Cincinnati Reds, Dusty Baker: Right Move, Wrong Choice

Jordan FussneckerContributor IIIJuly 7, 2011

ST. LOUIS, MO - JULY 6: Daniel Descalso #33 of the St. Louis Cardinals is caught stealing second base against Edgar Renteria #16 of the Cincinnati Reds at Busch Stadium on July 6, 2011 in St. Louis, Missouri.  (Photo by Dilip Vishwanat/Getty Images)
Dilip Vishwanat/Getty Images

Baseball isn't a mystifying game.  In fact, it's baseball's pureness and simplicity that draw people to it. 

Football on the other hand, is littered with a million different concepts, schemes, etc. and a metric crap-ton of derivatives thereof.  If football is chess, then baseball would be checkers.

A good football coach is able to slyly orchestrate his players and outwit his opponent, much akin to a not-so-crazy Bobby Fischer.  Baseball coaching, similarly, illicits parallels to checkers: just don't screw things up, and the obvious move is usually the best one.

That's why it's crushingly painful to see the lineup cards Dusty Baker fills out.  I'm not asking that Dusty Baker put together the most flawless lineup ever, based on advanced regression analysis models.  I'd be happy with, "Oh hey, that number is bigger than that one."

To say Baker's approach to the game is a bit archaic and superstitious is an understatement.  I'm pretty sure the guy tells time with a sun dial and never walks too close to the camera bay, so as the black-magic devices don't steal his soul. 

Dusty has access to as extensive, advanced statistics and reports as anyone, yet makes some of the most baseless lineup decisions imaginable. 

I applaud Dusty for making lineup changes in last night's game.  Something needed done and the similar lineups he kept marching out weren't getting things done.  I'm fine with the temporary benching of Stubbs; he definitely needs to cool his head and recalibrate his approach.

With that said, change is nice, but change for the sake of change is ignorant.  When the lineup flashed across my TV screen my palm quickly introduced itself to my face.  Why an over-the-hill Renteria is batting second is a bit unfathomable.  One glance at the stat line below is enough to put things into perspective:



M Leake        P    30    5    .267    .600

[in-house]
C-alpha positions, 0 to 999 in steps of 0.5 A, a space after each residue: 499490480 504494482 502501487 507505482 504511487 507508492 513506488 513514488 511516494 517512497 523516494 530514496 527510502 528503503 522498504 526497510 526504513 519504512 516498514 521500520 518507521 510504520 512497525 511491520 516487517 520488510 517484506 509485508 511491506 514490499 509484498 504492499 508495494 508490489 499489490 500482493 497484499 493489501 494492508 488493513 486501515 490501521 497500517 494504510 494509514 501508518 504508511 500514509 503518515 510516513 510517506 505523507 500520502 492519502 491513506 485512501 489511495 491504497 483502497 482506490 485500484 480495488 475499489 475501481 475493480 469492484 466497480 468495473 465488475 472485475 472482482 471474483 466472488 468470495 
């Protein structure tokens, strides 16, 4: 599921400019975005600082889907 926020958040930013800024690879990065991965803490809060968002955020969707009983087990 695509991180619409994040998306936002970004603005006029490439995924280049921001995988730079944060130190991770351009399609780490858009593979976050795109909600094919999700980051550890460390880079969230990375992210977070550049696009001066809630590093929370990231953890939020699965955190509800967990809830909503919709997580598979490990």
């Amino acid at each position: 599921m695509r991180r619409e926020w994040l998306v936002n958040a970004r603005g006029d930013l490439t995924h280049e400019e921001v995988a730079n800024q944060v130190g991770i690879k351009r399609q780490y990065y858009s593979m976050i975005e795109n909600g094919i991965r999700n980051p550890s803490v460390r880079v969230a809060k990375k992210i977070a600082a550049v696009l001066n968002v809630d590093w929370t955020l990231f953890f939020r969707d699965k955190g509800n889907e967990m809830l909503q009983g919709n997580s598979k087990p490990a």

E Renteria     SS  135  15  .230    .581


For as much as Dusty has staunchly supported Jonny Gomes in the past it's a bit perplexing that last night of all nights, Gomes wasn't in the starting lineup.  The one huge positive Gomes has to his game is his ability to hit left-handed pitching, yet Dusty chose to play Fred Lewis in his place.

Some people may point out that he won the game, which is fine, but that doesn't mean he made the right choices.  The Reds didn't win last night because of Dusty Baker, they won in spite of him.  For me right now in a perfect world, most nights Dusty fills out a lineup card it would look something like this:


Order Player Position
1 Drew Stubbs CF
2 Brandon Philips 2B
3 Joey Votto 1B
4 Jay Bruce RF
5 Ramon Hernandez C
6 Scott Rolen 3B
7 Chris Heisey LF
8   P
9 Paul Janish SS


Say what you will about Stubbs' lack of contact and strikeout numbers.  As ugly as it may be, he still produces because of his power and speed.  The way things sit, he's not an ideal leadoff hitter, but he's their best option. 

I also hate that Dusty usually buries Hernandez toward the bottom of the lineup.  He's currently your second-best hitter, treat him more like it.  Heisey has some pop in his bat, but his on-base is typically a little below par, so hitting in front of the pitcher would suit him.

Finally, stick Janish in the nine hole.  I'm a fan of the Tony LaRussa-esque, "If you have turd of a bat, stick him in the nine spot."  A big benefit is that once in a while, when Janish remembers how to get on that white bag 90' from the plate and to the right; he'll be on base for the power bats.